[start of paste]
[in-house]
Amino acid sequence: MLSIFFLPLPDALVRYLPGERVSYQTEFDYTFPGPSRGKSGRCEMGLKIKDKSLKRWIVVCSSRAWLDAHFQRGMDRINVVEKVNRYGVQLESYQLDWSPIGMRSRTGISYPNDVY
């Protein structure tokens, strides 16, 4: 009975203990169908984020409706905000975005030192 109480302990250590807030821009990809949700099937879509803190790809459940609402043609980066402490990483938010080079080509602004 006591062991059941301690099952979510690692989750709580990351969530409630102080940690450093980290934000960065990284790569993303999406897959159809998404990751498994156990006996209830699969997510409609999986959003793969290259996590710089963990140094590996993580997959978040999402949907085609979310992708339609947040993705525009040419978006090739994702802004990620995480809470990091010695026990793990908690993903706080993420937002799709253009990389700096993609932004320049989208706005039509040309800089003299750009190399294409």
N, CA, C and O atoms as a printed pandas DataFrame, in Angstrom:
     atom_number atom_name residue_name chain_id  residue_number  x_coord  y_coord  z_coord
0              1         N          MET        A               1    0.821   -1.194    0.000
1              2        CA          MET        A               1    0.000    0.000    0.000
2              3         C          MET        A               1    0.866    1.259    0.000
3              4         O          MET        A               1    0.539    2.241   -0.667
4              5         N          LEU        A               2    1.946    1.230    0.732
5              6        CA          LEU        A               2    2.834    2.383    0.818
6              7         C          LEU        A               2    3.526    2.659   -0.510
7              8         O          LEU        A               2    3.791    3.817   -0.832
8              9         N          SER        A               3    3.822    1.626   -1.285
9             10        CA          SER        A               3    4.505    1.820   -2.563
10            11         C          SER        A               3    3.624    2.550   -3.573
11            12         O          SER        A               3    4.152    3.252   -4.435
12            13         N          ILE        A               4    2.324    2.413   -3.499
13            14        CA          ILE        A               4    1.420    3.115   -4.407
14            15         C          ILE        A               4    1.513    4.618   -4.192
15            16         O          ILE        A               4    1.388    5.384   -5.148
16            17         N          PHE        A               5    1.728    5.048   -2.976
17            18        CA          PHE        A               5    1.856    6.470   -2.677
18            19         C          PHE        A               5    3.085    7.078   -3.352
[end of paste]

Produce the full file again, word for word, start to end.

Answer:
[in-house]
Amino acid sequence: MLSIFFLPLPDALVRYLPGERVSYQTEFDYTFPGPSRGKSGRCEMGLKIKDKSLKRWIVVCSSRAWLDAHFQRGMDRINVVEKVNRYGVQLESYQLDWSPIGMRSRTGISYPNDVY
């Protein structure tokens, strides 16, 4: 009975203990169908984020409706905000975005030192 109480302990250590807030821009990809949700099937879509803190790809459940609402043609980066402490990483938010080079080509602004 006591062991059941301690099952979510690692989750709580990351969530409630102080940690450093980290934000960065990284790569993303999406897959159809998404990751498994156990006996209830699969997510409609999986959003793969290259996590710089963990140094590996993580997959978040999402949907085609979310992708339609947040993705525009040419978006090739994702802004990620995480809470990091010695026990793990908690993903706080993420937002799709253009990389700096993609932004320049989208706005039509040309800089003299750009190399294409």
N, CA, C and O atoms as a printed pandas DataFrame, in Angstrom:
     atom_number atom_name residue_name chain_id  residue_number  x_coord  y_coord  z_coord
0              1         N          MET        A               1    0.821   -1.194    0.000
1              2        CA          MET        A               1    0.000    0.000    0.000
2              3         C          MET        A               1    0.866    1.259    0.000
3              4         O          MET        A               1    0.539    2.241   -0.667
4              5         N          LEU        A               2    1.946    1.230    0.732
5              6        CA          LEU        A               2    2.834    2.383    0.818
6              7         C          LEU        A               2    3.526    2.659   -0.510
7              8         O          LEU        A               2    3.791    3.817   -0.832
8              9         N          SER        A               3    3.822    1.626   -1.285
9             10        CA          SER        A               3    4.505    1.820   -2.563
10            11         C          SER        A               3    3.624    2.550   -3.573
11            12         O          SER        A               3    4.152    3.252   -4.435
12            13         N          ILE        A               4    2.324    2.413   -3.499
13            14        CA          ILE        A               4    1.420    3.115   -4.407
14            15         C          ILE        A               4    1.513    4.618   -4.192
15            16         O          ILE        A               4    1.388    5.384   -5.148
16            17         N          PHE        A               5    1.728    5.048   -2.976
17            18        CA          PHE        A               5    1.856    6.470   -2.677
18            19         C          PHE        A               5    3.085    7.078   -3.352